The FASEB Journal 03/2006; 20(2):337-9. · 5.70 Impact Factor
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    ABSTRACT: Metastasis of circulating tumor cells requires a multistep cascade of events initiated by adhesion of tumor cells to the vascular endothelium of involved tissues. This process occurs under the forces of blood flow and is promoted by adhesion molecules specialized to interact under shear conditions. The endothelial molecule E-selectin is a major mediator of these adhesive events, and there is strong evidence that E-selectin receptor-ligand interactions contribute to the formation of metastasis. However, little is known about the identity of E-selectin ligand(s) expressed on cancer cells. To address this issue, we did SDS-PAGE analysis of membrane proteins, metabolic inhibition studies, and blot rolling assays of LS174T, a colon carcinoma cell line known to interact with E-selectin under physiologic flow conditions. Our studies show that LS174T cells express the hematopoietic cell E/L-selectin (HCELL) glycoform of CD44, which functions as a high-affinity E-selectin glycoprotein ligand on these cells. However, in contrast to the HCELL glycoform on human hematopoietic progenitor cells, which expresses carbohydrate-binding determinant(s) for E-selectin primarily on N-glycans of standard CD44, the relevant determinant(s) on LS174T cells is expressed on O-glycans and is predominantly found on variant isoforms of CD44 (CD44v). Our finding that tumor-associated CD44 splice variant(s) express E-selectin ligand activity provides novel perspectives on the biology of CD44 in cancer metastasis.
    Cancer Research 08/2005; 65(13):5812-7. · 8.65 Impact Factor
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    Monica M Burdick, Konstantinos Konstantopoulos
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    ABSTRACT: This study was undertaken to characterize the adhesion of LS174T colon adenocarcinoma cells to 4-h TNF-alpha-stimulated human umbilical vein endothelial cells (HUVECs) under flow in the presence and absence of platelets and erythrocytes. Cell binding to HUVECs was significantly enhanced by simultaneous perfusion of thrombin-activated, but not resting, platelets. This increase was achieved via a platelet bridging mechanism whereby a previously tethered LS174T cell (primary tether) captures a free-flowing cell (secondary tether) that subsequently attaches to the endothelium downstream of the already adherent cell. The total number of tumor cells tethering to HUVECs and the percentage of secondary tethers relative to the total amount of cell tethering depended on platelet concentration and wall shear stress. At 0.8 dyn/cm(2) and a platelet-to-LS174T cell ratio of 25:1, the total amount of cell tethering nearly doubled as a result of platelet-induced enhancement compared with the amount without platelet perfusion. Moreover, the percentage of secondary tethers increased from background levels (<5%) in the absence of platelets to approximately 60% at a platelet-to-LS174T cell ratio of 25:1. Platelet-mediated secondary tethering is not limited to LS174T colon carcinoma cells, as THP-1 monocytoid cells also displayed this pattern of interaction. Secondary tethering was dependent on both platelet P-selectin and alpha(IIb)beta(3)-integrin for LS174T cells and P-selectin alone for THP-1 cells. Furthermore, platelet-mediated secondary tethering of both cell types occurred in the presence of red blood cells. Altogether, these results reveal a novel role for platelets in promoting cell binding to endothelium through a secondary tethering mechanism.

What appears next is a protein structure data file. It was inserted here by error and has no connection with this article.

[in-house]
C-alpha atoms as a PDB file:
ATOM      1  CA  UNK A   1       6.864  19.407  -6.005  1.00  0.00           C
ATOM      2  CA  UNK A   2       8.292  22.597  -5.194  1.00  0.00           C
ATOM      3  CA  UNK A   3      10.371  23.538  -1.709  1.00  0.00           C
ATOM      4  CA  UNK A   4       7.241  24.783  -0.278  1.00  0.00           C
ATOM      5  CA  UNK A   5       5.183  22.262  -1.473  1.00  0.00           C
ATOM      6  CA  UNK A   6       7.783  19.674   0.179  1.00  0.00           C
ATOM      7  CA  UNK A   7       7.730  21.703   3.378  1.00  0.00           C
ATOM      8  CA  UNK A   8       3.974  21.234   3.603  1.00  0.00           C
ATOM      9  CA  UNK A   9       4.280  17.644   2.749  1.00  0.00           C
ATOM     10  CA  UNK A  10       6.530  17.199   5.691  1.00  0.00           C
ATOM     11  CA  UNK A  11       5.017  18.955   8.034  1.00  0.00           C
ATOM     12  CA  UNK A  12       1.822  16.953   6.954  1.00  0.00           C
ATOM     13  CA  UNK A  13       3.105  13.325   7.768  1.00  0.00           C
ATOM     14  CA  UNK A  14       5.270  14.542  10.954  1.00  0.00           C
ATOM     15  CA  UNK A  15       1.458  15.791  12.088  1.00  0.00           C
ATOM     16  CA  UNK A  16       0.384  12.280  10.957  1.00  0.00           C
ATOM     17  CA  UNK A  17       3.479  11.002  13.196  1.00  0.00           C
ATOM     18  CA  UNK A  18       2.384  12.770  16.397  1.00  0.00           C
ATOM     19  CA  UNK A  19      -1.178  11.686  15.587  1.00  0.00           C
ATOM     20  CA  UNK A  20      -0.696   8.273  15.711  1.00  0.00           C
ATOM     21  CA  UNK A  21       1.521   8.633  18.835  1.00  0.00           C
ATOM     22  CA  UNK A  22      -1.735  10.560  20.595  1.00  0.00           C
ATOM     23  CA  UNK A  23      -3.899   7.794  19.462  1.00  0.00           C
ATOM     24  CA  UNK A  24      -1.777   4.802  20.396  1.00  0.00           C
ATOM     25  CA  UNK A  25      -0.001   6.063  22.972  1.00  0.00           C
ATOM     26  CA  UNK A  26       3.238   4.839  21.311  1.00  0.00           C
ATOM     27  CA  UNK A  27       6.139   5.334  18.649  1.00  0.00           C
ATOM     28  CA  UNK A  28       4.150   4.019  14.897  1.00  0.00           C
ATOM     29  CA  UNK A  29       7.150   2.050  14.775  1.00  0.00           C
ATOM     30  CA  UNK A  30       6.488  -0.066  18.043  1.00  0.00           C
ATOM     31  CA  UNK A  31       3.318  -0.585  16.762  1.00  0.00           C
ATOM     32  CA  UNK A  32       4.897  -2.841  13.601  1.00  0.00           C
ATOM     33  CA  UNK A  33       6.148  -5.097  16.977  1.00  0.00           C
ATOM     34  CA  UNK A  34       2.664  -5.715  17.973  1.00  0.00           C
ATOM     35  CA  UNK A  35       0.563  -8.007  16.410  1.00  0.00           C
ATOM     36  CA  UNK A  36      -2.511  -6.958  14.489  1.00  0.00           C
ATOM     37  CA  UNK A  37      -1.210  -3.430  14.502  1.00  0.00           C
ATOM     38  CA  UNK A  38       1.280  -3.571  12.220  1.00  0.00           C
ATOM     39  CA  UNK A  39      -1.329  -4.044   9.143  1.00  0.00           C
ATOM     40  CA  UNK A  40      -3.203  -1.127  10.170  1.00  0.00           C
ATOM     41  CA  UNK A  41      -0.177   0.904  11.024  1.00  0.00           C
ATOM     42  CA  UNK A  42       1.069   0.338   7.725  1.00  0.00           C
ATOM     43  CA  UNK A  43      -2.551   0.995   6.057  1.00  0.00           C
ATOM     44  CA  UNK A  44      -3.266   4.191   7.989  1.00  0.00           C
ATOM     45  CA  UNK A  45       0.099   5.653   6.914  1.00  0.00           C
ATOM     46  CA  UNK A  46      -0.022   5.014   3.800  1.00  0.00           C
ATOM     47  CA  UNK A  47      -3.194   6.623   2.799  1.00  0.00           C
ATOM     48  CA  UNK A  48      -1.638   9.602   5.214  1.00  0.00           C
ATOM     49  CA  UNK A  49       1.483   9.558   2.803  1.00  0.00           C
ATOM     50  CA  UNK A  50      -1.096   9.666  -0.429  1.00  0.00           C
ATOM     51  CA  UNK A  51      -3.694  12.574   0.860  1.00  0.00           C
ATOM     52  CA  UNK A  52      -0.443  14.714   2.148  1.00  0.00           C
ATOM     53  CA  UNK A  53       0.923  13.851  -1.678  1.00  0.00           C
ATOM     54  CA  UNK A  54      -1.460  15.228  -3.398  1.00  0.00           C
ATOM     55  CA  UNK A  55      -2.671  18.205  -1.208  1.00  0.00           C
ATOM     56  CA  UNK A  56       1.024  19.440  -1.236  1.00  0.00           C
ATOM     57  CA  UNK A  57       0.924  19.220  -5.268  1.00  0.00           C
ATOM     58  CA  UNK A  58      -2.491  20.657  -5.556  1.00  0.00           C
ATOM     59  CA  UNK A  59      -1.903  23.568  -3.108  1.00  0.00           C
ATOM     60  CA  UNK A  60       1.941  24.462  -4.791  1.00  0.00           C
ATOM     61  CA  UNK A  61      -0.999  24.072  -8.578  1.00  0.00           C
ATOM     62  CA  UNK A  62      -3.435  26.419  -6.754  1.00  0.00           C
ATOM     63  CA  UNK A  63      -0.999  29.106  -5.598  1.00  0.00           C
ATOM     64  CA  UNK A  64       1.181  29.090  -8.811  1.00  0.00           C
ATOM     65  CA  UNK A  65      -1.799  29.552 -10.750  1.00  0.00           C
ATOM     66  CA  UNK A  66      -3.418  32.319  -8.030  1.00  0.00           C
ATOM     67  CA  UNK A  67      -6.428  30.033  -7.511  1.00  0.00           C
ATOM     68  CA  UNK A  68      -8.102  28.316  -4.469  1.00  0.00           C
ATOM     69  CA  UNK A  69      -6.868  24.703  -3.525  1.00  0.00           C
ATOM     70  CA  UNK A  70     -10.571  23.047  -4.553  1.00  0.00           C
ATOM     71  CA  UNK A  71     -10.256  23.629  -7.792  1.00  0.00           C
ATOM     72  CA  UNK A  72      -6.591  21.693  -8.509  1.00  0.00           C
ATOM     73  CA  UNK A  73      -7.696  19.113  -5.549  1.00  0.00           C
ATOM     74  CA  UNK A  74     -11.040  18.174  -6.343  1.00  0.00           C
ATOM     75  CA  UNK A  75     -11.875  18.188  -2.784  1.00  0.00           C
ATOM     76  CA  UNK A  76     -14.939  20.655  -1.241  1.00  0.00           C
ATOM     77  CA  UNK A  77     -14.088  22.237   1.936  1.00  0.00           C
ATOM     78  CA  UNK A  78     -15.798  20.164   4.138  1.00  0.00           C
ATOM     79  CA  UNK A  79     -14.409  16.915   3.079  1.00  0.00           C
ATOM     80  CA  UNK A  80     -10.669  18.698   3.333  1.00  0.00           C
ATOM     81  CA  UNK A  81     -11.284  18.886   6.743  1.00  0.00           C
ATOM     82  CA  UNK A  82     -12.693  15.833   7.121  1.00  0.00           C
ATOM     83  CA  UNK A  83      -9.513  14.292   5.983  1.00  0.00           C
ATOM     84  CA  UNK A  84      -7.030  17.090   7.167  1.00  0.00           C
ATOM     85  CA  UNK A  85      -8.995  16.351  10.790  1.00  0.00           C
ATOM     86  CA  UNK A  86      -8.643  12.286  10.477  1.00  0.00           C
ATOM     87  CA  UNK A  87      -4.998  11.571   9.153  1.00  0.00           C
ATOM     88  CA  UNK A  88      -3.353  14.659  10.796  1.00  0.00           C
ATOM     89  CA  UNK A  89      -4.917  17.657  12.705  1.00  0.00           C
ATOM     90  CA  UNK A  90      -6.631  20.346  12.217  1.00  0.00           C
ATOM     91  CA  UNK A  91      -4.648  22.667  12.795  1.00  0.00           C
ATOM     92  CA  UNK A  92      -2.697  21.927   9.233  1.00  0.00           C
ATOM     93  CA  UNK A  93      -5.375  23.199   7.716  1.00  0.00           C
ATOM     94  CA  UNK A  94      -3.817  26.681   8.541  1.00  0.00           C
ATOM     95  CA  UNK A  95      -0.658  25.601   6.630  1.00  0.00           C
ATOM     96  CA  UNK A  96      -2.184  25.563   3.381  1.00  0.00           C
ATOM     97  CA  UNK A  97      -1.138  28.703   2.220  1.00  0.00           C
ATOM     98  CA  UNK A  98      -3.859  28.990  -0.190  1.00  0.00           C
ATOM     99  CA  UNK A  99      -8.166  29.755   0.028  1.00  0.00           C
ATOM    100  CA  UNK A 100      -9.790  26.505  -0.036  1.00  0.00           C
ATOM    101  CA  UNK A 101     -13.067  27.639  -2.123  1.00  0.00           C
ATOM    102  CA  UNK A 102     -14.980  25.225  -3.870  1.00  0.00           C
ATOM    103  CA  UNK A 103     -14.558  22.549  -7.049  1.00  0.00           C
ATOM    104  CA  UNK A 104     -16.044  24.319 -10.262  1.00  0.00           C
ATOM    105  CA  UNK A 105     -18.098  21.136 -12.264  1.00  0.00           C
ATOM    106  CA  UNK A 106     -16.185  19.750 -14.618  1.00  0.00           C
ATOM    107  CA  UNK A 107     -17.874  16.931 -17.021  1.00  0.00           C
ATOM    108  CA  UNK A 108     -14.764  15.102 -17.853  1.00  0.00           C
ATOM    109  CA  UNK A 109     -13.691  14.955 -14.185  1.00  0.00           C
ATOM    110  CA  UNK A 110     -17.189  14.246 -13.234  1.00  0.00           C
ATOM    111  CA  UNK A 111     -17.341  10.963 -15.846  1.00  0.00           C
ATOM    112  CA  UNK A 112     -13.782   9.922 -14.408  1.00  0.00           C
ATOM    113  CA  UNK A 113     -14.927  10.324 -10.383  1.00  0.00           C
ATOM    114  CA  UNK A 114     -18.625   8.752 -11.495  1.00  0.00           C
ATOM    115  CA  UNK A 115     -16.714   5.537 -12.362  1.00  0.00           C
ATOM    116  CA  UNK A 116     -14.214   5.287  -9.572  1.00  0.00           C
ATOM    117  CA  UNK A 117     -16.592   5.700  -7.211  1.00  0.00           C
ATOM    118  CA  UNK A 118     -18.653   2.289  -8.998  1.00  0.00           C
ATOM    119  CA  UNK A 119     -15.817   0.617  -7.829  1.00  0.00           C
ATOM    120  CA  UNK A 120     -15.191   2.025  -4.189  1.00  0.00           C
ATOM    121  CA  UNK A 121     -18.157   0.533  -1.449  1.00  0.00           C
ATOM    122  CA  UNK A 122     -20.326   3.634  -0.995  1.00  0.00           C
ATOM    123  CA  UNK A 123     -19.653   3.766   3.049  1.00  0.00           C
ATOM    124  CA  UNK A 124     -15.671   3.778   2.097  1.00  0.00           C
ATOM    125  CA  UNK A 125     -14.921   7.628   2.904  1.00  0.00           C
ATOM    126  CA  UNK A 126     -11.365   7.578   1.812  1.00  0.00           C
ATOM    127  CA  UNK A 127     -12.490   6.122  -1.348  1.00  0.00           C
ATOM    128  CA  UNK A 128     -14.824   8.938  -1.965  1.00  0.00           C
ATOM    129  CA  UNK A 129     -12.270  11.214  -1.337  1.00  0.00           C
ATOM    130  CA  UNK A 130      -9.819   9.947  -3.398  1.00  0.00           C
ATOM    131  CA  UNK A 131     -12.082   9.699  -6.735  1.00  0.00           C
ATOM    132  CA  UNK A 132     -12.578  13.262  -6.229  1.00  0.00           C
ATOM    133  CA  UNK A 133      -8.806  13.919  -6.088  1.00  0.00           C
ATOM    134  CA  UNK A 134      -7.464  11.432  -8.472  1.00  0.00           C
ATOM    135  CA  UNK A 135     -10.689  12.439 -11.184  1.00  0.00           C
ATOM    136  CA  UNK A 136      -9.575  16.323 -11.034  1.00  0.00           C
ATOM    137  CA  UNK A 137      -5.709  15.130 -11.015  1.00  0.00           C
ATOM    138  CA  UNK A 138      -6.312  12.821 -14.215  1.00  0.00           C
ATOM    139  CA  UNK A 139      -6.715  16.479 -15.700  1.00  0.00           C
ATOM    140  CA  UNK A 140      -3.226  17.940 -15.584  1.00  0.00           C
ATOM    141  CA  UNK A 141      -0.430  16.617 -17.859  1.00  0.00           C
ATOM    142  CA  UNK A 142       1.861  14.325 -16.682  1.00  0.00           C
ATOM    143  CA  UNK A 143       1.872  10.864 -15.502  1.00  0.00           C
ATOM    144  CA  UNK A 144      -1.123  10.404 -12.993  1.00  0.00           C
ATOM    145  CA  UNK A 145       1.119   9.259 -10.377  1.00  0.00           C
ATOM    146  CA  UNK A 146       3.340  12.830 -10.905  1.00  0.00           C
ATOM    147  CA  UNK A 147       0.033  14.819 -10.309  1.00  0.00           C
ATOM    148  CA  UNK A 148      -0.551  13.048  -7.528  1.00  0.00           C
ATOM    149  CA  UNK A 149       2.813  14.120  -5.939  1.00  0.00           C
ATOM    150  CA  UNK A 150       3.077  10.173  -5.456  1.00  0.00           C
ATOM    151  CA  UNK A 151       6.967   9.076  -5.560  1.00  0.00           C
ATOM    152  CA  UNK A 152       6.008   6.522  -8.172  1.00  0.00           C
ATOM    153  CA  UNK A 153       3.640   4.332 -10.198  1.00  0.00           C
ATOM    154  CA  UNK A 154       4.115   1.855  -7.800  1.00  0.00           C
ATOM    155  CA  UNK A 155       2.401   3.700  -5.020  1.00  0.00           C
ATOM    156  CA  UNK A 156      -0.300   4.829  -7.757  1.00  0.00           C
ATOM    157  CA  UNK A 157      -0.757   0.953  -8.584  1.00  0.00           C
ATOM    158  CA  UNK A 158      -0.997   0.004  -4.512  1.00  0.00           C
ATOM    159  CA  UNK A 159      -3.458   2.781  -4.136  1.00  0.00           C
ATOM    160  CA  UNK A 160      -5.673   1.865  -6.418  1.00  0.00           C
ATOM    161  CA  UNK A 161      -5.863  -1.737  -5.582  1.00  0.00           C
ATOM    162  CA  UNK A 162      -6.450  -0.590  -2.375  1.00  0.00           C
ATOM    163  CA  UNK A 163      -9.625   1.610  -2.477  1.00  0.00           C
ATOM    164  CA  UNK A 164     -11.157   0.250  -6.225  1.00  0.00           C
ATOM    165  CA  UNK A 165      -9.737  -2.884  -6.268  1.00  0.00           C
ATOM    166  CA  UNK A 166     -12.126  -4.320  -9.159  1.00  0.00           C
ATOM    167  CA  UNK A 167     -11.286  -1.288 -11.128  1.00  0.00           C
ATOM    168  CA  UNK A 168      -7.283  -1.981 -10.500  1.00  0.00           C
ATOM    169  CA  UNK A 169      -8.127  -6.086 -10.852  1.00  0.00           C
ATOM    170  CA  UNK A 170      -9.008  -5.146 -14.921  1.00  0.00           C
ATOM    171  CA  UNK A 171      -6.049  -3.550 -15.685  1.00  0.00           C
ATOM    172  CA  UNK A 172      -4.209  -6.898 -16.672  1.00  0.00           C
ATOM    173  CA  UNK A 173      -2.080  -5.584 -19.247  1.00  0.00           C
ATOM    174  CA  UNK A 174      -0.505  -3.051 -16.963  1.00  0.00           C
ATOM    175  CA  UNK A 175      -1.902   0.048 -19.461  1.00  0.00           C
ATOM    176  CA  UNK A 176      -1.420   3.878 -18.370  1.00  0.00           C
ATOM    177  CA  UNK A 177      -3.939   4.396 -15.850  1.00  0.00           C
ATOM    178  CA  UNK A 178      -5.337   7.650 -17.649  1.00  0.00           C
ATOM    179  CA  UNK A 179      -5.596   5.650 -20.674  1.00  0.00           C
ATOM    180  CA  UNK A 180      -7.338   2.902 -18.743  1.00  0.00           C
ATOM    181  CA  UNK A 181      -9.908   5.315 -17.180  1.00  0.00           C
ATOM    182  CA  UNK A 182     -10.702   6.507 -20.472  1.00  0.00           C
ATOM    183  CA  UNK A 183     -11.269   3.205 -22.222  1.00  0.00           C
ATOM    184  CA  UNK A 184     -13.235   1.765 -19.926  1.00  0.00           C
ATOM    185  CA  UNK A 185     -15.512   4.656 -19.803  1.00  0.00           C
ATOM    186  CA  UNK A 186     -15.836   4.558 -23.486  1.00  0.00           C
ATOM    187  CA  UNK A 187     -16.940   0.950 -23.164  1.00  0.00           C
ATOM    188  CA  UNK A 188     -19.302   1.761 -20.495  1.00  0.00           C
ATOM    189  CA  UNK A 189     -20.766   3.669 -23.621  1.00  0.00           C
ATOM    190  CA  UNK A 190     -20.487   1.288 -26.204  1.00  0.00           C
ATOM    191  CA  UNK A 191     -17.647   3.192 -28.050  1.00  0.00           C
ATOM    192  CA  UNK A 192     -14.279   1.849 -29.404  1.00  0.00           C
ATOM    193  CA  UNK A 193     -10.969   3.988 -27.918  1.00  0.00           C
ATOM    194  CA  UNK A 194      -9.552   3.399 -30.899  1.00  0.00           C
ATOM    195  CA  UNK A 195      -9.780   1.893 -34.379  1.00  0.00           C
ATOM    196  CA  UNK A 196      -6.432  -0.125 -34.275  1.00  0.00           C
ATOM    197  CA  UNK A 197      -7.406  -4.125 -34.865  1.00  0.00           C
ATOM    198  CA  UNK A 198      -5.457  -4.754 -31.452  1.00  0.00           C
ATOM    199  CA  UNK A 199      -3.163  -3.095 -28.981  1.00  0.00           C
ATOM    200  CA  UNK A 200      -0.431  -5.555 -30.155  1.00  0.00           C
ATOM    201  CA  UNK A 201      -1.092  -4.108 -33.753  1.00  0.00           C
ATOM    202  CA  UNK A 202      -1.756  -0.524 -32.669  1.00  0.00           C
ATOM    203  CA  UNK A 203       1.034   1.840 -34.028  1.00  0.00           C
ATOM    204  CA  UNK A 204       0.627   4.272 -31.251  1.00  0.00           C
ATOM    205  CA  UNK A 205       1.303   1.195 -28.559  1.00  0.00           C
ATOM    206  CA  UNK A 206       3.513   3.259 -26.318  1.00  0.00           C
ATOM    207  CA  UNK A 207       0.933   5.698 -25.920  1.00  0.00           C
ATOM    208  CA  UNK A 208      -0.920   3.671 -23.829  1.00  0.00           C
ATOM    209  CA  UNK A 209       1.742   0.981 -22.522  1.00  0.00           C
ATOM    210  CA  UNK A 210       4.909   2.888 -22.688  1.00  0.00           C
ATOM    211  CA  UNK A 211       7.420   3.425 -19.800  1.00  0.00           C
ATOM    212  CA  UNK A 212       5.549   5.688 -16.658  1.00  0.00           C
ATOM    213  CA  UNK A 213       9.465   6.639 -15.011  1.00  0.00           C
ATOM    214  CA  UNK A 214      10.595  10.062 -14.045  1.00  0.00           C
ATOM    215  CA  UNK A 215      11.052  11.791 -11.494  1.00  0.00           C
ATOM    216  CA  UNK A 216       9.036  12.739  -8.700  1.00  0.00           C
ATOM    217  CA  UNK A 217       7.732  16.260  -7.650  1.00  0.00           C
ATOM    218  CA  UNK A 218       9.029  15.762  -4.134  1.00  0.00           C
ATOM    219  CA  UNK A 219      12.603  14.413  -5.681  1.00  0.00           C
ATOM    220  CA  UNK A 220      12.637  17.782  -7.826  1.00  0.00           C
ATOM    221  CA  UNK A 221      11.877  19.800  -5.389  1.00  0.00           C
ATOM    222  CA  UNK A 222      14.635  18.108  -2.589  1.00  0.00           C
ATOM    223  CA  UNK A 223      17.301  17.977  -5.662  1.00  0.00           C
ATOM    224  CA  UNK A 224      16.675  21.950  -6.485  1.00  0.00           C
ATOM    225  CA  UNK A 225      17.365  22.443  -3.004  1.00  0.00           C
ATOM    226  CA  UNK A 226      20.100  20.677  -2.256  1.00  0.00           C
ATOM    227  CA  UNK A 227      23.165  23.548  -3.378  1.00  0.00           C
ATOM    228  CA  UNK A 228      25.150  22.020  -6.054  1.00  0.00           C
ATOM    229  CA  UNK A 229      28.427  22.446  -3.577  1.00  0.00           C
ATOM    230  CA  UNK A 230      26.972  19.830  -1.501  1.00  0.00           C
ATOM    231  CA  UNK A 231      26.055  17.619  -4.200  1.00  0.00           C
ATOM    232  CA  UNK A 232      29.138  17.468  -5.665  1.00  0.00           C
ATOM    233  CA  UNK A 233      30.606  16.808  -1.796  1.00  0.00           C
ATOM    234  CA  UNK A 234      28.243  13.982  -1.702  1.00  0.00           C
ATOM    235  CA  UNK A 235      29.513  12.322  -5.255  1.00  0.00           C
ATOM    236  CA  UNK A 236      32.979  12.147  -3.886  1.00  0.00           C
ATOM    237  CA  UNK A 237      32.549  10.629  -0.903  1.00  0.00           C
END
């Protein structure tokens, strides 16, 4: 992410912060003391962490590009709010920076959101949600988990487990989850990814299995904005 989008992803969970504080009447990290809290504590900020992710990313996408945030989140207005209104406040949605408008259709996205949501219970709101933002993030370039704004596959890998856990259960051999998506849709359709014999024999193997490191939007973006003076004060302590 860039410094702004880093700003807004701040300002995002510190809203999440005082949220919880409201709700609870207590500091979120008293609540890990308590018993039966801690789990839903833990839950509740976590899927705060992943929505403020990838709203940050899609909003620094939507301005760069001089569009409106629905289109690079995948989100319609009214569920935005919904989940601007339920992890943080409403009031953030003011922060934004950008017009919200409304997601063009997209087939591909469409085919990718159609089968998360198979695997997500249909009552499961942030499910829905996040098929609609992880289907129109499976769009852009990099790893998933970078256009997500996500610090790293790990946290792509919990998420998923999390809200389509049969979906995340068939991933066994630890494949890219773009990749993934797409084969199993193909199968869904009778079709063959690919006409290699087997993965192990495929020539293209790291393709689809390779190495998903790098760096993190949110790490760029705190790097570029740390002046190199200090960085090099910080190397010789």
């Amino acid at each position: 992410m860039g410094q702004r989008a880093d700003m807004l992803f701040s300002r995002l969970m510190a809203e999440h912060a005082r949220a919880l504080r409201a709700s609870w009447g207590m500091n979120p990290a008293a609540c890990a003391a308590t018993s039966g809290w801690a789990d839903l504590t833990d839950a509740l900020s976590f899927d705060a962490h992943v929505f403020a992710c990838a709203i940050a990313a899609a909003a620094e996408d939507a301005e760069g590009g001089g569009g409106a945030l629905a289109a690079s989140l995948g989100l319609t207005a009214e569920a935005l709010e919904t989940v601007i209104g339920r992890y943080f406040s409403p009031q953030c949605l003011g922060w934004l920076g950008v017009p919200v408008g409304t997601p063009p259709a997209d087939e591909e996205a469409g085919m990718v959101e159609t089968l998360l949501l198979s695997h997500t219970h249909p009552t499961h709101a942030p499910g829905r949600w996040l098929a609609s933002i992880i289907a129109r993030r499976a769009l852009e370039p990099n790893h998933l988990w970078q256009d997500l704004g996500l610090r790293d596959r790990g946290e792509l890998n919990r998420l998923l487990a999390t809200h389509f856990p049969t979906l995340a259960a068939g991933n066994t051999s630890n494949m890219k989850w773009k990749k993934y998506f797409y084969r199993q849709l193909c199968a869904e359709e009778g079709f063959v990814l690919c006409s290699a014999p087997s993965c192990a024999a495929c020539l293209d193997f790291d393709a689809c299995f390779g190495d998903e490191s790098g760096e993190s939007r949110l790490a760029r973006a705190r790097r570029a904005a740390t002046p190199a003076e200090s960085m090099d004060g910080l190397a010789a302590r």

AJP Cell Physiology 08/2004; 287(2):C539-47. · 3.71 Impact Factor
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    ABSTRACT: This study was undertaken to investigate the molecular constituents mediating LS174T colon adenocarcinoma cell adhesion to 4-h TNF-alpha-stimulated human umbilical vein endothelial cells (HUVECs) under flow. At 1 dyn/cm(2), approximately 57% of cells rolled and then became firmly adherent, whereas others continuously rolled on endothelium. Initial cell binding was primarily mediated by endothelial E-selectin. By using neuraminidase, glycolipid biosynthesis inhibitor d,l-threo-1-phenyl-2-hexadecanoylamino-3-pyrrolidino-1-propanol. HCl, trypsin, and flow cytometry, LS174T cells were shown to express sialyl Lewis(x) (sLe(x))- and di-sLe(x)-decorated, but not sLe(a)-decorated, glycolipid and glycoprotein ligands for E-selectin. The cells preferentially employed sialylated glycoproteins over glycolipids in adhesion as measured by conversion of rolling to firm adhesion, resistance to detachment by increased shear stress, and rolling velocity. However, a nonsialylated E-selectin counterreceptor also exists. Furthermore, LS174T alpha(2), alpha(6), and beta(1) integrins support a minor pathway in adhesion to HUVECs. Finally, tumor cell attachment specifically increases HUVEC endocytosis of E-selectin. Altogether, the data indicate the complexity of carcinoma cell-endothelium adhesion via sialylated glycoconjugates, integrins, and their respective counterreceptors.